Bacteriophages do not directly cause “bodily harm” because they invade and reproduce inside bacteria cells, not human cells. The bacterial cell lyses, releasing replicated bacteriophages that are ready to infect other bacteria cells. The only way bacteriophages can technically harm humans is by infecting bacteria that are part of our normal flora. Depletion of the normal flora allows for other bacteria to survive and reproduce since bacteriophages have eliminated the competing bacteria. This becomes a bacterial infection.

  6. tbrown110
    tbrown110 at | | Reply

    While it is very engrossing to find that viruses are more than simply bad I am still curious as to what happens after long periods of these viruses inhabiting the human body. Is it possible for adverse effects to occur after long periods of time? Also another interesting thought I had was if it were possible for these phages to prevent other viruses from establishing themselves in our body. Much similar to how harmless bacteria that occupies our skin or intestines, for example, prevents potentially virulent bacteria from causing us harm. Nonetheless more studies done with interaction of phages and human mucosal linings and the bacteria will reveal more information which could potentially lead to medical breakthroughs to help us fight against viruses like HIV/AIDS. We would be able to fight fire with fire. This discovery is nothing short of exciting and provides a new light on how we can approach preventative medicine with our immune system.

  7. Sarah
    Sarah at | | Reply

    This is a truely fascinating discovery. I can only imagine the possibilities of using a phaged-enriched mucus to fight against pathogens that our human bodies may encounter. Because they are bacteriophages, these viruses will only attack bacteria, and so our humans cells are never at harm. This also mean that there is probably no interaction between the phage and the humans cells, which also means, there is no adverse effect. Because these phages are in the mucus they can act as a line of defense before the pathogens can cause an infection. This is similar to what the innate immune system do. In addition to that, bacteriophages are specific and they will bind to their specific pathogen and destroy it. Also, since these phages can be maintain in the mucus, they will only replicated when a targeted pathogen is present and can also provide a somewhat long-term defense against the pathogen. This is definitely a new and exciting way to prevent and suppress infection other than medications.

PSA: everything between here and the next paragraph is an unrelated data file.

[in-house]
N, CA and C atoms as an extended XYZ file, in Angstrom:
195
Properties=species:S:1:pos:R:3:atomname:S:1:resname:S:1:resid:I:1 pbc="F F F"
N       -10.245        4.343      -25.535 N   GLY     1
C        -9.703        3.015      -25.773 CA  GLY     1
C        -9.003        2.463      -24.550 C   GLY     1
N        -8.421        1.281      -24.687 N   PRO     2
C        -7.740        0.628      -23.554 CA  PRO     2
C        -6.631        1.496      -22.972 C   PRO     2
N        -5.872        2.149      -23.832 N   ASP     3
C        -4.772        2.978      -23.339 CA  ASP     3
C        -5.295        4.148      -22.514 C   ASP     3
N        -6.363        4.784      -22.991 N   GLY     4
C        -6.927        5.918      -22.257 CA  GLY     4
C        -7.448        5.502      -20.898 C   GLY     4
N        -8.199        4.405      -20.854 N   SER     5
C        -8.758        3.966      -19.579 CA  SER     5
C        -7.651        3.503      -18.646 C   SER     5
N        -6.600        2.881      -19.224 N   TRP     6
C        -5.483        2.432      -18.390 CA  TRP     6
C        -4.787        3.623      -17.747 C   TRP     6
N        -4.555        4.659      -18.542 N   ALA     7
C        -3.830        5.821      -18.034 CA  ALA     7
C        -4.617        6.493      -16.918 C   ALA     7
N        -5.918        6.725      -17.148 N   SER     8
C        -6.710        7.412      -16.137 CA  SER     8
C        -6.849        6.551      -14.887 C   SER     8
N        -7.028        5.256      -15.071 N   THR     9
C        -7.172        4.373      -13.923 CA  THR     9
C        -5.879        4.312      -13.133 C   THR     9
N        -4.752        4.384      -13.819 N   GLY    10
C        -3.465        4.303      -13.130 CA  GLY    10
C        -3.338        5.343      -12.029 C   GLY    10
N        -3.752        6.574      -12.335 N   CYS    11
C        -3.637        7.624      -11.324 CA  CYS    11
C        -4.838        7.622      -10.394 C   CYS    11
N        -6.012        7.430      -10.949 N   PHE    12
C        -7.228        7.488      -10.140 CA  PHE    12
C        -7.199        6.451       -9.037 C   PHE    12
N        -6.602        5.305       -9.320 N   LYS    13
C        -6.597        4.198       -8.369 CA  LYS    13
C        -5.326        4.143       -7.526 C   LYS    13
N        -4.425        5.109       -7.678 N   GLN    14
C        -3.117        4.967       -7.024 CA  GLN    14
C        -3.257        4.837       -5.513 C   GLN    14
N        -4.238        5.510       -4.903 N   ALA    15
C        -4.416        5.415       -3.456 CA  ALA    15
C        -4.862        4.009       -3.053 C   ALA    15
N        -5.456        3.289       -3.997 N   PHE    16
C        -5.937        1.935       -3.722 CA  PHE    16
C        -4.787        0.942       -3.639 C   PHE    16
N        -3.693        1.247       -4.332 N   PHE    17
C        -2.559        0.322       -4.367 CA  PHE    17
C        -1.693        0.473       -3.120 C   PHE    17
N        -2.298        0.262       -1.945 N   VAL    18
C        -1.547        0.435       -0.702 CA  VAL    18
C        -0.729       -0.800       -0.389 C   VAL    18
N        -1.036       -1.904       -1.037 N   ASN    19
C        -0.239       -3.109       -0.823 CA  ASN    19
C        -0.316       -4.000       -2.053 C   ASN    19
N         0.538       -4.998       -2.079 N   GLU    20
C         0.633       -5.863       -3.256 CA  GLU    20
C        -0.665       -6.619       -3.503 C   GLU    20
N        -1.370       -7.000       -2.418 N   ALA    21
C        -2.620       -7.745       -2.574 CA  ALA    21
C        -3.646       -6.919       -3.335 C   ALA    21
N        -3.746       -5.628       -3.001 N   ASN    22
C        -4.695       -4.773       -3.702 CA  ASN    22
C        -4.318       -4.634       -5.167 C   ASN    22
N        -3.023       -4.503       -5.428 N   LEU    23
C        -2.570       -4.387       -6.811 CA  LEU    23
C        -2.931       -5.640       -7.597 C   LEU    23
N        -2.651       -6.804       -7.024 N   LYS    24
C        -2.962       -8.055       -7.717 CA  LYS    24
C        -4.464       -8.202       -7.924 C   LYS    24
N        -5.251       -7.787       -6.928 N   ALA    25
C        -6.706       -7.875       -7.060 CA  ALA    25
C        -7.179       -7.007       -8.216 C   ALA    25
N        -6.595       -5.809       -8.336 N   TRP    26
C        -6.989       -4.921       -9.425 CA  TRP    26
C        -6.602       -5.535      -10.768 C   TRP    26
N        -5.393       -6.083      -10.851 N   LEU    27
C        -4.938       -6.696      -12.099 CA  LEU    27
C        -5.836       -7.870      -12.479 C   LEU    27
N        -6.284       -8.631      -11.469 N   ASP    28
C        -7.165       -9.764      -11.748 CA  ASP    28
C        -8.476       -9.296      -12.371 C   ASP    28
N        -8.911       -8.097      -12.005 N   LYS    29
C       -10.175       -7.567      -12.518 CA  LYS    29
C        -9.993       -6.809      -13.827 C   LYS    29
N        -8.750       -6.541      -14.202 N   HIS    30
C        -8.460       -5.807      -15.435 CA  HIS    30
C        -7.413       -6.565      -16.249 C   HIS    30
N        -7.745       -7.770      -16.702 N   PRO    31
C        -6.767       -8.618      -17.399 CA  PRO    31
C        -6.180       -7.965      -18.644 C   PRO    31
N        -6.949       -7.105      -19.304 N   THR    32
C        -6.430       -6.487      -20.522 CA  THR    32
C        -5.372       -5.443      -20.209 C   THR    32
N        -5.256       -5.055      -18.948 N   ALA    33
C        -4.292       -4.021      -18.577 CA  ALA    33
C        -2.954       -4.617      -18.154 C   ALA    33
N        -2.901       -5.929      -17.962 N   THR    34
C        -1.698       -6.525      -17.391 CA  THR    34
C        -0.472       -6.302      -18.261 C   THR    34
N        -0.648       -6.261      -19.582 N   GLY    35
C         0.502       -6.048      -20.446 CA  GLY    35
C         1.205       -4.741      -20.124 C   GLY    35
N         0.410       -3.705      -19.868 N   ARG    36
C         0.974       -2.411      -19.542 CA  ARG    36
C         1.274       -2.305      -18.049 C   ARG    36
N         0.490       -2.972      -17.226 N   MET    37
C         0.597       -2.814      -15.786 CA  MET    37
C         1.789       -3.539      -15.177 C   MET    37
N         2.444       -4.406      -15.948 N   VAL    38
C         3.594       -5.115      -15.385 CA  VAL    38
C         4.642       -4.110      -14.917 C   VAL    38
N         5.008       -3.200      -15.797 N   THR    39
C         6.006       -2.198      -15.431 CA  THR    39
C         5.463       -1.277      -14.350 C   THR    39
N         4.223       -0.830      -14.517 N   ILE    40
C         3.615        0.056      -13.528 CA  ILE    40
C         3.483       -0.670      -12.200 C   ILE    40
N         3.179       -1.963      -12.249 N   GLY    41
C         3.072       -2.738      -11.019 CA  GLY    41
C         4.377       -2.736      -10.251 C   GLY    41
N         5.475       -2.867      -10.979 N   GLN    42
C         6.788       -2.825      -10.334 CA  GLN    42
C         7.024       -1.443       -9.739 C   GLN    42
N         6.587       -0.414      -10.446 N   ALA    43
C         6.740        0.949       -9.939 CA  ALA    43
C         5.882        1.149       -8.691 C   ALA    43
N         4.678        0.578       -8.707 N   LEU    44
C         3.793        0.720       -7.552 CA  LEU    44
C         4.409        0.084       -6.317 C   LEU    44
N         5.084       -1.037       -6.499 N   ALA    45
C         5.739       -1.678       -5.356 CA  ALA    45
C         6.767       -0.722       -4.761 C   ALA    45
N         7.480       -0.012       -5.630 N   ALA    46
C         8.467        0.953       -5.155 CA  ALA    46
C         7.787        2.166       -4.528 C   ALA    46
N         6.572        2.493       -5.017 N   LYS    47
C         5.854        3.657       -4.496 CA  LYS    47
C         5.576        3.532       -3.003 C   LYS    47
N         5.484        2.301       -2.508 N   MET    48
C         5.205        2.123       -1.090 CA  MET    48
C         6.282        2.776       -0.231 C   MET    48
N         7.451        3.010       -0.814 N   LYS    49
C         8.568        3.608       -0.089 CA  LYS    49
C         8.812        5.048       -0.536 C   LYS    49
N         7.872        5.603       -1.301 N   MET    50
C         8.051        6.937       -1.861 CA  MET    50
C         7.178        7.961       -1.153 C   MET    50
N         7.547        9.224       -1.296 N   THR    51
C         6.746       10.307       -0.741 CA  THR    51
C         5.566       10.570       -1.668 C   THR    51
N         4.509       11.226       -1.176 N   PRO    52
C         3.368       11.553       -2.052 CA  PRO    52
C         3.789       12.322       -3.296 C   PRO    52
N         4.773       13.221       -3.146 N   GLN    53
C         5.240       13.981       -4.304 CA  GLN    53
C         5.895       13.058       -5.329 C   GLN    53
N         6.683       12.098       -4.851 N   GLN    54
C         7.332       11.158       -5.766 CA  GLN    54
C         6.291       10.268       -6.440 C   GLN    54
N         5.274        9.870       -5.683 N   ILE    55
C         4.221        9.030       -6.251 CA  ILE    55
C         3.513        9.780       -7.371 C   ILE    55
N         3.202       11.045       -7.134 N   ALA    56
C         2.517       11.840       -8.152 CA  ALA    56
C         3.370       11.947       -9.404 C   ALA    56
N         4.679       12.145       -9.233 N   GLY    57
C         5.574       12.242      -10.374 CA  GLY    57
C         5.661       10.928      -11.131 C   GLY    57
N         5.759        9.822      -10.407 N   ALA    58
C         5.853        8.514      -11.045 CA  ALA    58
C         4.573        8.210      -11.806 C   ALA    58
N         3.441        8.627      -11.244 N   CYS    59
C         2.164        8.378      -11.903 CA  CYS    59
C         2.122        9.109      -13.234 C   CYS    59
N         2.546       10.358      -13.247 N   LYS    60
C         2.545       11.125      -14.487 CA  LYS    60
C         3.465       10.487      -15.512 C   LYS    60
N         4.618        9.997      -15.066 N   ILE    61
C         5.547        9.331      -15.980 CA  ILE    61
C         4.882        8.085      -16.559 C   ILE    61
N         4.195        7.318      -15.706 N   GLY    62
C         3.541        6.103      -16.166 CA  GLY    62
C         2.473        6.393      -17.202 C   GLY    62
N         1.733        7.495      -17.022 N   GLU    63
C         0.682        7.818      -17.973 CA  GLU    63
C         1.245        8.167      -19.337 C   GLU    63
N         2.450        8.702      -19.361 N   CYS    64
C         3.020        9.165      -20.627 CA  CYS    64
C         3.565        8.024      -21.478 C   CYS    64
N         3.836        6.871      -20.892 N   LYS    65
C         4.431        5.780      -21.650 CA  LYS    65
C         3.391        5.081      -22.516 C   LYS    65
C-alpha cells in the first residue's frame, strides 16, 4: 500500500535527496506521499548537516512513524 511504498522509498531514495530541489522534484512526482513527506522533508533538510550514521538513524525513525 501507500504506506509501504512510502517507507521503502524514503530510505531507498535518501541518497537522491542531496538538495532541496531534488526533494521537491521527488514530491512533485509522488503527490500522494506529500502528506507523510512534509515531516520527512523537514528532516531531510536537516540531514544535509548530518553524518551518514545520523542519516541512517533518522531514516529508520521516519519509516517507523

1. Rebecca Park
      Rebecca Park at | | Reply

      Yes aren’t phages amazing? I remember when I first learned about them Microbiology learning all the amazing facts about them. I think its interesting that bacteriophages doesn’t stimulate an defensive immune response and are incorporated into our innate immune system.

    2. Maria Mbugua
      Maria Mbugua at | | Reply

      Can there be damage of the innate immunity or the adaptive immunity by phages in the mucosal surfaces?

  8. Maria Mbugua
    Maria Mbugua at | | Reply

    When thinking about viruses all that comes in mind is viruses cause diseases. To make matters worse they are not considered alive and not self-replicating. The article blow my mind away by informing not only me but the rest of the world that there is viruses that are good. the good viruses are called bacteriophages or phages. Phages live in symbiotic relationship with animals in the mucosal surfaces. Phages trap bacteria in the mucosal surfaces where they replicate in them and kill them.
    The only concern that I have is human immune system needs to fight bacteria by themselves and not using phages. The bacteria can become resistant to phages and the resistance cause more deadly diseases to humans.